She also began writing for many series including the children’s hit Byker Grove.
In 2005, she became famous as civil servant Terri Coverley in The Thick of It, and Getting On, the NHS comedy she co-wrote.
The roles have been steadily building – she has appeared in films including The Other Boleyn Girl, Bridget Jones’s Baby and Tulip Fever.
On TV, she has had parts in No Offense, Dracula and Doc Martin. And she’s Ma in ITV’s Darling Buds of May remake, The Larkins, which returns this year.
Joanna also appeared in the dark comedy Murder Most Horrid, opposite Dawn French, in 1999.
But she never found herself fitting into her professional world.
The feeling seems to have begun in Cambridge. As a child who grew up in the countryside with two older brothers, then moved to Wales at the age of 13 and worked as a receptionist in her parents’ hotel, she belonged.
At her nun school, she was also very happy. But Cambridge was a shock.
She was one of the first women allowed into her university and has also spoken about the culture of male violence and sexual harassment.
Joanna described it as a “challenge”, and told an anecdote about a male student who jumped out of her window one night and slept on the floor.
She said men would go into the bar, stand on the table and “pee in the beer on your table”.
Joanna didn’t join the iconic Footlight TV series, whose members include Fry.
“Actually, it doesn’t suit me very well… I feel like my suggestions don’t fit. I remember writing this sketch about a sex education book for kids. And I remember people would say, “That’s a bit rude,” she recalls.
“It’s okay if you’re politically smart. But being too mundane, or what I think women are, isn’t appropriate. ”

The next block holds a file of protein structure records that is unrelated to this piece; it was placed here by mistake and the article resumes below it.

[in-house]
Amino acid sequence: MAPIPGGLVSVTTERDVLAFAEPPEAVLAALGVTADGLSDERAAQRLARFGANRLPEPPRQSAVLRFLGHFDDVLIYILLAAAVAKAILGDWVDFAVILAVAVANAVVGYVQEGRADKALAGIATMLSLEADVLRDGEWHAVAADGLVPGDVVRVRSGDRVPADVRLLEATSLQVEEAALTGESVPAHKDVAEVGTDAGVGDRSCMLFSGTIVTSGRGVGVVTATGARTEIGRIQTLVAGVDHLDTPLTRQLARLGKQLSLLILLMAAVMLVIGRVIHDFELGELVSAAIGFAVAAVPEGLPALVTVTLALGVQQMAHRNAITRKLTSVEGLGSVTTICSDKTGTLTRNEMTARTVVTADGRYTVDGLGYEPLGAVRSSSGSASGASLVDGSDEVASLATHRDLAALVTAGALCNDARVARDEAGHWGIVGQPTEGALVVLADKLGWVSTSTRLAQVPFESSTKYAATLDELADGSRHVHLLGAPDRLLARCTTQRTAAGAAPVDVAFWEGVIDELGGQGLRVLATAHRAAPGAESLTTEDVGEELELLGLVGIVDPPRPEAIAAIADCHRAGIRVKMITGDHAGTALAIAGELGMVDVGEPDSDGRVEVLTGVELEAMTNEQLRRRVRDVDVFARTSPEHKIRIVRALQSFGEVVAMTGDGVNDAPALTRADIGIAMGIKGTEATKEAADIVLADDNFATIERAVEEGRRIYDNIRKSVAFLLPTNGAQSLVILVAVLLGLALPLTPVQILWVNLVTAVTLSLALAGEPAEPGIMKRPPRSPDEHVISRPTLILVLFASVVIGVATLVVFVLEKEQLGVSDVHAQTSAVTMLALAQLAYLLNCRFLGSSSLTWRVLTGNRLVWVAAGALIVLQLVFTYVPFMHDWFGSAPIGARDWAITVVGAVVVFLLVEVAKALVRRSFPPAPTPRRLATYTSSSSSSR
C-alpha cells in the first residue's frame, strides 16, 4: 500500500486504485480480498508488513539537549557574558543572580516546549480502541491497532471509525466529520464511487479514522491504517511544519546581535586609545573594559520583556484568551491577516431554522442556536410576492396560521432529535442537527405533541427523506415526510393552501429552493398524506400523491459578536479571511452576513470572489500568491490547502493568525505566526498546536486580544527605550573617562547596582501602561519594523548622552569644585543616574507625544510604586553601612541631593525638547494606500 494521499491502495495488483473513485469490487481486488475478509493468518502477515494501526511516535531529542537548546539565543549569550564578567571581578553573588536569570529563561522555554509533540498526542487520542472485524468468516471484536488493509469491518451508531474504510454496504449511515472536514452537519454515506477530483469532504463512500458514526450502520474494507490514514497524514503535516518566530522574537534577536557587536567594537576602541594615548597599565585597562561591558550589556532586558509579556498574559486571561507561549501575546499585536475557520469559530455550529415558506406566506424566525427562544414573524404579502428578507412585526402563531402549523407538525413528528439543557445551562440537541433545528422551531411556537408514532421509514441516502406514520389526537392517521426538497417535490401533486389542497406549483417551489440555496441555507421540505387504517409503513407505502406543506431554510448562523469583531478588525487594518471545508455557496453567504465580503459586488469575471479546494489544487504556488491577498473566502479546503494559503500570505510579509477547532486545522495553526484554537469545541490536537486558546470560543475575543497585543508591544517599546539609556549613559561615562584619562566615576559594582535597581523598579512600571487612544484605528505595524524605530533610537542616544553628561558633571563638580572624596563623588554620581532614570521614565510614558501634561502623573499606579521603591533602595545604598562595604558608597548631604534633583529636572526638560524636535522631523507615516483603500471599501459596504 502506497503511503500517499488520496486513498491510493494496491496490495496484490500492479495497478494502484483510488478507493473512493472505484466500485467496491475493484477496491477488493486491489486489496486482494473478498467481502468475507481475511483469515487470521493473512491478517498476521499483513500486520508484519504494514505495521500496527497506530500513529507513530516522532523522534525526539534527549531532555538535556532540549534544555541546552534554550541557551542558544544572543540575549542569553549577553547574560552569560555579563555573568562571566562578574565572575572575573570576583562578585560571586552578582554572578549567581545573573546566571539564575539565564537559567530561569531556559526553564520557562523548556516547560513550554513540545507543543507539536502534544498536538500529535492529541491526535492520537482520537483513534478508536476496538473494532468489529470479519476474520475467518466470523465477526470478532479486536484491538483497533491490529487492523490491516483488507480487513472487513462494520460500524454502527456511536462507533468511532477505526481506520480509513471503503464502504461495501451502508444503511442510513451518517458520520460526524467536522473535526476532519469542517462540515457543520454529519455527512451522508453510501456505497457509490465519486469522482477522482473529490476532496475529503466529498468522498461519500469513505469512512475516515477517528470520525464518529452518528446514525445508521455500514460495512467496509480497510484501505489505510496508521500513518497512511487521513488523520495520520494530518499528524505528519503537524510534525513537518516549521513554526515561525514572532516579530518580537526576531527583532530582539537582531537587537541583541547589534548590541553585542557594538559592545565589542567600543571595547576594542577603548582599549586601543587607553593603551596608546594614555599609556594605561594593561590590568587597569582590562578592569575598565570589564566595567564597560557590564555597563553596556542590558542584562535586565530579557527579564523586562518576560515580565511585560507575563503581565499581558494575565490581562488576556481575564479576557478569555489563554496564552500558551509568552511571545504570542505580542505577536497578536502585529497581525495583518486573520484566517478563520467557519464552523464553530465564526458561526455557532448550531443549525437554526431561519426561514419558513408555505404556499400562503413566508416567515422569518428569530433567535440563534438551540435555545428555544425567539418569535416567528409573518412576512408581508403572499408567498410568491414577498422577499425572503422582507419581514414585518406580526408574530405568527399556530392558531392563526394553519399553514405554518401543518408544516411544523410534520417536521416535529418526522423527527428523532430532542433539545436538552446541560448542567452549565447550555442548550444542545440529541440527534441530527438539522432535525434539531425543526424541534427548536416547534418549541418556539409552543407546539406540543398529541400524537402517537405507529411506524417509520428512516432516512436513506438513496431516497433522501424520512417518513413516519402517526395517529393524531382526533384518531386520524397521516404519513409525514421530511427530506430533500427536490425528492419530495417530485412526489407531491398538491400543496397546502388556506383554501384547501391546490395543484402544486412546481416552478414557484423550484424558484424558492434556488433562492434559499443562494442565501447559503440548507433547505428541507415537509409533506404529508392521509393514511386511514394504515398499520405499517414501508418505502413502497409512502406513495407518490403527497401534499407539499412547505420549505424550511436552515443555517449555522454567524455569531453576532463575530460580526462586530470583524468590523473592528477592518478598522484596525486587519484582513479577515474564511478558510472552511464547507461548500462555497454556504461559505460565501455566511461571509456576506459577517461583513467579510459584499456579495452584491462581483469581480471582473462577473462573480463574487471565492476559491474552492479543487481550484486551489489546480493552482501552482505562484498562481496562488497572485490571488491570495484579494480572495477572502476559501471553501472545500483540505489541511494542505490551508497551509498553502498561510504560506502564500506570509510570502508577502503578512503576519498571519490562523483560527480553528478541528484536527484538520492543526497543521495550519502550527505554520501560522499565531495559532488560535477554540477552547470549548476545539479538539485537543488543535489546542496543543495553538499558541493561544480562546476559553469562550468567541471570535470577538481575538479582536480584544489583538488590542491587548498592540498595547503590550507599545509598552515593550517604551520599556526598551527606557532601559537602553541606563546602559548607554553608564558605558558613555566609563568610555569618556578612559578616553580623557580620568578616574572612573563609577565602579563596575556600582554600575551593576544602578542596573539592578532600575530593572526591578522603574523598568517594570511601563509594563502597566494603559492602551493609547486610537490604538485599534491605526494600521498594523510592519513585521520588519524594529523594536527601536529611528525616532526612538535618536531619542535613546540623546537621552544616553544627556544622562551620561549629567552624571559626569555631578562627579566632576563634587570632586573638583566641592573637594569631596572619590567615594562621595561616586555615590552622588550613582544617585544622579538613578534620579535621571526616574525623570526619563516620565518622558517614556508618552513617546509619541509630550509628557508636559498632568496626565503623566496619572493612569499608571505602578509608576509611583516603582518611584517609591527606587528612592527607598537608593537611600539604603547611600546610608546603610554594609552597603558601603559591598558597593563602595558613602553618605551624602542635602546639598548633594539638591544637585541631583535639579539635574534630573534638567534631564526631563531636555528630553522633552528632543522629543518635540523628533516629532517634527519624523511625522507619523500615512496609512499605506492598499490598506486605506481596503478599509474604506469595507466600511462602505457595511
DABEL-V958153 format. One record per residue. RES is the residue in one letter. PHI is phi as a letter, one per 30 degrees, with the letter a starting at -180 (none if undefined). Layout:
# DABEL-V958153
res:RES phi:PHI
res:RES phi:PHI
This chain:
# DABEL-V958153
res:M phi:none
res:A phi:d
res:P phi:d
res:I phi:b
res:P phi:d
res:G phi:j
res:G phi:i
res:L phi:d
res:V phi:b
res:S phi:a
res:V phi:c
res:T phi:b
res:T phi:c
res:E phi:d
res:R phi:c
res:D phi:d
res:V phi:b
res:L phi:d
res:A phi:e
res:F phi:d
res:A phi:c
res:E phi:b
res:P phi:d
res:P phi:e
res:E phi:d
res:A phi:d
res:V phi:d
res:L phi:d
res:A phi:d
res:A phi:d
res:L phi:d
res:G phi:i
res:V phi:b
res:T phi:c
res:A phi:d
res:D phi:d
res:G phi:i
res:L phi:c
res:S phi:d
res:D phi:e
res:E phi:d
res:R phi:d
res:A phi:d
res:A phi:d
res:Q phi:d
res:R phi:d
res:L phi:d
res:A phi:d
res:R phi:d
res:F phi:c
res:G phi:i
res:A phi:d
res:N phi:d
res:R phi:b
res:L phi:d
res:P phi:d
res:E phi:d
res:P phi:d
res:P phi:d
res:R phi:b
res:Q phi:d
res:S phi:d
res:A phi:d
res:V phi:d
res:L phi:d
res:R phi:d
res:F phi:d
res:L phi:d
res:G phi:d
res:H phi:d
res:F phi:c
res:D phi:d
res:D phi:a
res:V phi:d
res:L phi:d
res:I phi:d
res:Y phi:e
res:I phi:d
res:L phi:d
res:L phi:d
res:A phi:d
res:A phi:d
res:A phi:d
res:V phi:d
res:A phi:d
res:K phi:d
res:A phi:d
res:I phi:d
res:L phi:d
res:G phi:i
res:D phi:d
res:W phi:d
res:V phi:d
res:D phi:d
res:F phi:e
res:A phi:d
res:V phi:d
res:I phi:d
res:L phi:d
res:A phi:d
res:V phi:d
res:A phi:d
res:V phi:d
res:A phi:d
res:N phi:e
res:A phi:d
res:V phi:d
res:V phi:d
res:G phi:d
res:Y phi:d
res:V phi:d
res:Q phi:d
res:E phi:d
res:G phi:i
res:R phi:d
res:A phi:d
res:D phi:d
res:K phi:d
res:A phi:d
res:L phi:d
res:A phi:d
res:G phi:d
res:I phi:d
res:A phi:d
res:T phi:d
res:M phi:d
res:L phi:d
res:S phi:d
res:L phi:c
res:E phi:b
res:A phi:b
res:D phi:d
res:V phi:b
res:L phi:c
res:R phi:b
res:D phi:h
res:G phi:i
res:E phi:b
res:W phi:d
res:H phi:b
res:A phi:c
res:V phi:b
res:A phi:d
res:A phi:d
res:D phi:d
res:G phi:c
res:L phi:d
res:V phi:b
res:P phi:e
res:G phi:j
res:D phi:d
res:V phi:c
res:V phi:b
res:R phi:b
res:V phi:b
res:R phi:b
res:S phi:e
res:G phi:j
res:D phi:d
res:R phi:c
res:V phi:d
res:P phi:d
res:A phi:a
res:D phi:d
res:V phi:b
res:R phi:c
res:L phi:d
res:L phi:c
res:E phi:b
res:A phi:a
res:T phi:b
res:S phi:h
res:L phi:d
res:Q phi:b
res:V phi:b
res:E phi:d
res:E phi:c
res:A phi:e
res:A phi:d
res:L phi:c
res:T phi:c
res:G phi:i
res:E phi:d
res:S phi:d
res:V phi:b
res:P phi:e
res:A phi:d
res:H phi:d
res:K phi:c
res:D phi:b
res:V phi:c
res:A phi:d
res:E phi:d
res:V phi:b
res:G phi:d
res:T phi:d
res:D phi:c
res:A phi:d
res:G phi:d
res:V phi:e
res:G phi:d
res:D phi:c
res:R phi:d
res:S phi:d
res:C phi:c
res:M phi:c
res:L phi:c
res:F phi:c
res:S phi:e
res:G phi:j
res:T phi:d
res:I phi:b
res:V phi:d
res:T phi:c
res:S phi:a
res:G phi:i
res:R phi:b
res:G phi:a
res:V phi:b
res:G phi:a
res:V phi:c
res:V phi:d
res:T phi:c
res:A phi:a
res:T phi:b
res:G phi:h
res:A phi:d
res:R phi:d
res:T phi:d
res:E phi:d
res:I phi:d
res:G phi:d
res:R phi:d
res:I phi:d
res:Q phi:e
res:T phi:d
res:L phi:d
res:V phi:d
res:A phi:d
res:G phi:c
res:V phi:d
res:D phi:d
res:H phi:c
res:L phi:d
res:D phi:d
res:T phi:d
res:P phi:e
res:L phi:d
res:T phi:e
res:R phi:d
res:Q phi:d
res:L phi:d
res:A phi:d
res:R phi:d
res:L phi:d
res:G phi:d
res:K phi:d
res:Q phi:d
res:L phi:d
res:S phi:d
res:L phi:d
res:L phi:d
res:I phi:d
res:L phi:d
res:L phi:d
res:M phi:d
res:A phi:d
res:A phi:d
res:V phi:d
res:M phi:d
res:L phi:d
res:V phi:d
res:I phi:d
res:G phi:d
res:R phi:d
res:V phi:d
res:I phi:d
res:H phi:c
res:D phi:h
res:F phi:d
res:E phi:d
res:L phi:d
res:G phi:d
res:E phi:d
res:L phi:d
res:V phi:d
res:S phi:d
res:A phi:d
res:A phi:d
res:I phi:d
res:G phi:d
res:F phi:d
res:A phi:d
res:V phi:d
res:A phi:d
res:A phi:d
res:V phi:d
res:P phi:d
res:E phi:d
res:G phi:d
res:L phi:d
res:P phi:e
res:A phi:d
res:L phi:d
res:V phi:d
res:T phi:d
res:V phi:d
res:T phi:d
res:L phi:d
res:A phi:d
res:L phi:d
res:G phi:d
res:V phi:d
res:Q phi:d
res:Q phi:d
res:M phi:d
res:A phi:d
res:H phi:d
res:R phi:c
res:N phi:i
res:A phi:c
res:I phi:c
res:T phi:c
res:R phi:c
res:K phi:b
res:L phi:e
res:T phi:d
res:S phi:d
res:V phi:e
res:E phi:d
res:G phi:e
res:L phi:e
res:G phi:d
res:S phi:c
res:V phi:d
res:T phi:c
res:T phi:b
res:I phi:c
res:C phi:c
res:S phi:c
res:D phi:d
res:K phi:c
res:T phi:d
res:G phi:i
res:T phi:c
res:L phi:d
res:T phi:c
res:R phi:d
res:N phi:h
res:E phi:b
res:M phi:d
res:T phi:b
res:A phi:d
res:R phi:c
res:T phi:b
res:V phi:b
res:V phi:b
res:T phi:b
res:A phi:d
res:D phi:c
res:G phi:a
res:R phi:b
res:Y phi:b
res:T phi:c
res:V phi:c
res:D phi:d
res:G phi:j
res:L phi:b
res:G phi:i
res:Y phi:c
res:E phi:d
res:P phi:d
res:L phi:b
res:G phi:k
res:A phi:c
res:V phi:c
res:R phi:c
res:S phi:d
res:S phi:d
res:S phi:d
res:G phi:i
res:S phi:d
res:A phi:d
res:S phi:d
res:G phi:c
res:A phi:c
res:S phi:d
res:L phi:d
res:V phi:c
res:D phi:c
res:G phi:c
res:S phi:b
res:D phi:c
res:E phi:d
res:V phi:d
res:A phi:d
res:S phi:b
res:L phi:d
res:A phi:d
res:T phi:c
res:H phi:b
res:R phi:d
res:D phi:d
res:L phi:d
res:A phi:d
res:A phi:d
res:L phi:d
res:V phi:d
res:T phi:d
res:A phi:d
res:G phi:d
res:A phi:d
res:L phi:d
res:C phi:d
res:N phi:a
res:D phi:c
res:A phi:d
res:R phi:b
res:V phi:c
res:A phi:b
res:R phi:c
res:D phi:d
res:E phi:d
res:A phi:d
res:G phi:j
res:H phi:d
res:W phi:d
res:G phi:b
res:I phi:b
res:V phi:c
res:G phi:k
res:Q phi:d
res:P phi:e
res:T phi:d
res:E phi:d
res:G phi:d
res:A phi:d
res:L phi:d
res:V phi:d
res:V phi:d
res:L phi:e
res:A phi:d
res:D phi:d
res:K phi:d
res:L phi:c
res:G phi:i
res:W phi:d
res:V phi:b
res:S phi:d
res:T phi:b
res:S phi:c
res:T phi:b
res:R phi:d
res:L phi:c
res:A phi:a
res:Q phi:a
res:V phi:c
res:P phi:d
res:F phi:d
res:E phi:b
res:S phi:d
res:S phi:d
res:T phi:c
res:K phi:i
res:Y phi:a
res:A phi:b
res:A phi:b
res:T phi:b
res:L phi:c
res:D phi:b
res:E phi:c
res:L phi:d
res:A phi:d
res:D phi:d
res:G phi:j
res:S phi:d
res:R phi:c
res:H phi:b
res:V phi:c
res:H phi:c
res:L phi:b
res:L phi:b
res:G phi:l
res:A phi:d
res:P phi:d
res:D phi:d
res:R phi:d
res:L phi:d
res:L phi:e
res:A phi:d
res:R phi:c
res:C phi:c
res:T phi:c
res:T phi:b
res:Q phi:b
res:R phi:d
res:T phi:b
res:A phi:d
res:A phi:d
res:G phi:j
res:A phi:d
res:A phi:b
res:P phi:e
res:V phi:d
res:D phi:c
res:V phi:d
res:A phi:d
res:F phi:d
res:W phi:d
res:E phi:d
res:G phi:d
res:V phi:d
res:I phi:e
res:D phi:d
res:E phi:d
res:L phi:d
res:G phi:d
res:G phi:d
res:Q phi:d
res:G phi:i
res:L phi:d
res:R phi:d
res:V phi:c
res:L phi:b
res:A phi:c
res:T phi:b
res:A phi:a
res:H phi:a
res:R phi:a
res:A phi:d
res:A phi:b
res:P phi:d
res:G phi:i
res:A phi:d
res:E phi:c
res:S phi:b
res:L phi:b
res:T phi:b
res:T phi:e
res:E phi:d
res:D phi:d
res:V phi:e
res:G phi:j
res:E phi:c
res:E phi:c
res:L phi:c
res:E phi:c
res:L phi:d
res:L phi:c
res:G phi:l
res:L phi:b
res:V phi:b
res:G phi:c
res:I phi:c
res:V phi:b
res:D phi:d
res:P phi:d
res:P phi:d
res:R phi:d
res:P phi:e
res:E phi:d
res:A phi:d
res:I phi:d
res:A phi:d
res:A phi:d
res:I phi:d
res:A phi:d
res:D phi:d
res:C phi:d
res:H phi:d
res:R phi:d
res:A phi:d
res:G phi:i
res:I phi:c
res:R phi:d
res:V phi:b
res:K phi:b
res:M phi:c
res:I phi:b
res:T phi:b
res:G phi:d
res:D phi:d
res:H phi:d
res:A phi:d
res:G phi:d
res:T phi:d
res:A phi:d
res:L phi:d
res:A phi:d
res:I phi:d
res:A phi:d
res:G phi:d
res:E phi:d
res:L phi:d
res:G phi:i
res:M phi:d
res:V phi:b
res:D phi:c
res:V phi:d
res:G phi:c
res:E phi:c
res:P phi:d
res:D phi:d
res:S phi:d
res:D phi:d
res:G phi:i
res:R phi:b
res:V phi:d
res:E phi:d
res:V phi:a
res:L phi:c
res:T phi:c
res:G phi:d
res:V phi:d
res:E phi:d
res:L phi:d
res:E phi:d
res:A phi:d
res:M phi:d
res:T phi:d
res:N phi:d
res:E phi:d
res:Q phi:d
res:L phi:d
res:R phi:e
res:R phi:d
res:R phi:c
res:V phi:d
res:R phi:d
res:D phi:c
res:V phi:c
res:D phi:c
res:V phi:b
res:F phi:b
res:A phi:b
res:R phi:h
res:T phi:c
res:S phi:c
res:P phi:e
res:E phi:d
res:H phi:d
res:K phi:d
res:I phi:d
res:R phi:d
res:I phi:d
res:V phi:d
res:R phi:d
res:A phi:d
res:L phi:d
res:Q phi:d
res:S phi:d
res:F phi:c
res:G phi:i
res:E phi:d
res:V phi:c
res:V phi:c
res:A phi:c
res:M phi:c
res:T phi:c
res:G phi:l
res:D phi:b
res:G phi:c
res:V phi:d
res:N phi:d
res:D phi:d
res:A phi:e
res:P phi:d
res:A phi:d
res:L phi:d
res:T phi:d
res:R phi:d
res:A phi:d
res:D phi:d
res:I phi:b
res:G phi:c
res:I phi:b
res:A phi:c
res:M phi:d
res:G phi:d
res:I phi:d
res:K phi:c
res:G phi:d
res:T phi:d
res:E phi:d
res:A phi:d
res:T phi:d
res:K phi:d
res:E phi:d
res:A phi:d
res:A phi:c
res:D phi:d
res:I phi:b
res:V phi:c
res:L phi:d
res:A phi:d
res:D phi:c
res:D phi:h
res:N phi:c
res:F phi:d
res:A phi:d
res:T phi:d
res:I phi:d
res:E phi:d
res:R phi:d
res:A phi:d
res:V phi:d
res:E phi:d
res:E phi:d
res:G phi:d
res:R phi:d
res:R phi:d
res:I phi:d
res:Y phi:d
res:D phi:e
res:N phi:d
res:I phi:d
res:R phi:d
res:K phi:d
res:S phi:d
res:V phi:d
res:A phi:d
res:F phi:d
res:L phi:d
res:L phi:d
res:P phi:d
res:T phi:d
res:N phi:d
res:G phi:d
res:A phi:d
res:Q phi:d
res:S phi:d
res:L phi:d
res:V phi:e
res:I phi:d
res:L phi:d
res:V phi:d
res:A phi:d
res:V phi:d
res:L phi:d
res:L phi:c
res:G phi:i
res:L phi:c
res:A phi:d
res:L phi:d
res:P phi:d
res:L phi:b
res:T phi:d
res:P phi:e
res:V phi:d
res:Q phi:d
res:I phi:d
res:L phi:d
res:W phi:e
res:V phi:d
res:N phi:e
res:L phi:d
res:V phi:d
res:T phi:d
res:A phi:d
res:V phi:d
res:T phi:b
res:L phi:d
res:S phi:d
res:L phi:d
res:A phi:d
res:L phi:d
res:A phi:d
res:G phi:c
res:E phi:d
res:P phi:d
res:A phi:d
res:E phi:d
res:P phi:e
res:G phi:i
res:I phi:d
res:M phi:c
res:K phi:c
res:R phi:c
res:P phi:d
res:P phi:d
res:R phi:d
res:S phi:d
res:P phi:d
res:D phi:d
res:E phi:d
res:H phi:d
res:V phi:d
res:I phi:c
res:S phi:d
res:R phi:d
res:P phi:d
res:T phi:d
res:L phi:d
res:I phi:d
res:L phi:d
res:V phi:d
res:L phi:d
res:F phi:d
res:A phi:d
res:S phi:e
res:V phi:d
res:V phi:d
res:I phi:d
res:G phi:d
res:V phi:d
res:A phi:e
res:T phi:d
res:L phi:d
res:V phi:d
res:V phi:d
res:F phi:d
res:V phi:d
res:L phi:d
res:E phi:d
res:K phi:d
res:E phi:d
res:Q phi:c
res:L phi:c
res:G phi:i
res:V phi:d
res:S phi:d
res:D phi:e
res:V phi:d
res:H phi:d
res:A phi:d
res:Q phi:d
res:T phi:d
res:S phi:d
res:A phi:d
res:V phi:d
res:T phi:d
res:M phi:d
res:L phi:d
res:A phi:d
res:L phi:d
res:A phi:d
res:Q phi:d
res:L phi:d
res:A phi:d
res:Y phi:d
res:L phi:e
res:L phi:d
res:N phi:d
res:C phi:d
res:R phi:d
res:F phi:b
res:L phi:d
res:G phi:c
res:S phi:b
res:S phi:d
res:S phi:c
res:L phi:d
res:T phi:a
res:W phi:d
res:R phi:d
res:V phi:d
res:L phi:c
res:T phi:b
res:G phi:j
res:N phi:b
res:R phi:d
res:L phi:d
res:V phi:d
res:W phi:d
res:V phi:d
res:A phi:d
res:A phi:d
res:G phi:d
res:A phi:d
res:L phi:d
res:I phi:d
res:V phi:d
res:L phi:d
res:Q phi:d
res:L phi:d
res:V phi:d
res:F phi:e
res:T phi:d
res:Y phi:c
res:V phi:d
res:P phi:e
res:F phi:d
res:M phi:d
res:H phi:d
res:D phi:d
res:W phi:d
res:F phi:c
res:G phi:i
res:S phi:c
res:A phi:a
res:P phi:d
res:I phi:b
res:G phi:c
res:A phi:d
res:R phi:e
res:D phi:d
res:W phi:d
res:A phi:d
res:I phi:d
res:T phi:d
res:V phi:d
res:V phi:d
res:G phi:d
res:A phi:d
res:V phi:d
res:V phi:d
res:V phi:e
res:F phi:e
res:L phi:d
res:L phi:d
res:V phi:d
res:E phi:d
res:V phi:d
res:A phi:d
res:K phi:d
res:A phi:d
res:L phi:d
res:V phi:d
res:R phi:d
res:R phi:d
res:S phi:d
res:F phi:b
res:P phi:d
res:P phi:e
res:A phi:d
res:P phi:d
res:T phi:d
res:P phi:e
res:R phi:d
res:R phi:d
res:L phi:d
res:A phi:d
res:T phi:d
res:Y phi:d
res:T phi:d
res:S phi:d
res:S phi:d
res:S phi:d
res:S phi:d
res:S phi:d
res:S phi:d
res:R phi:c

And there was her appearance. “As an overweight person, right from the beginning of my career, I have received many characters who are fat and funny, docile girls. That’s not me,” she said.
Joanna made her point about bias during her speech at Sunday’s awards ceremony at the Royal Albert Hall. After accepting her award, she said: “It’s no bigger than BAFTA for a British actor.
“And especially someone like me, who has lived well over the years. I’m 60. I’m older, I’m not in normal shape, I have a lot of things that you wouldn’t expect to necessarily be glorified in this way. ”
Joanna was used to waiting for her moment. She waited to be acting, and falling in love, to meet her accountant husband Neil, 46, at a yoga class.
She has admitted that she would “enjoy being a mother”, but added that she would have been a better actress without children.
“I don’t feel sad. This is my life, and my life is the way it is. ”
Touched, she thanked Neil on Sunday, saying: “He’s living proof there’s no such thing as ‘after love’.”
Joanna could have been waiting for the acclaim. But not anymore.
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https://www.mirror.co.uk/3am/celebrity-news/joanna-scanlan-went-breakdown-winning-26467112 Joanna Scanlan went from breakdown to BAFTA victory after she was 'left shaking'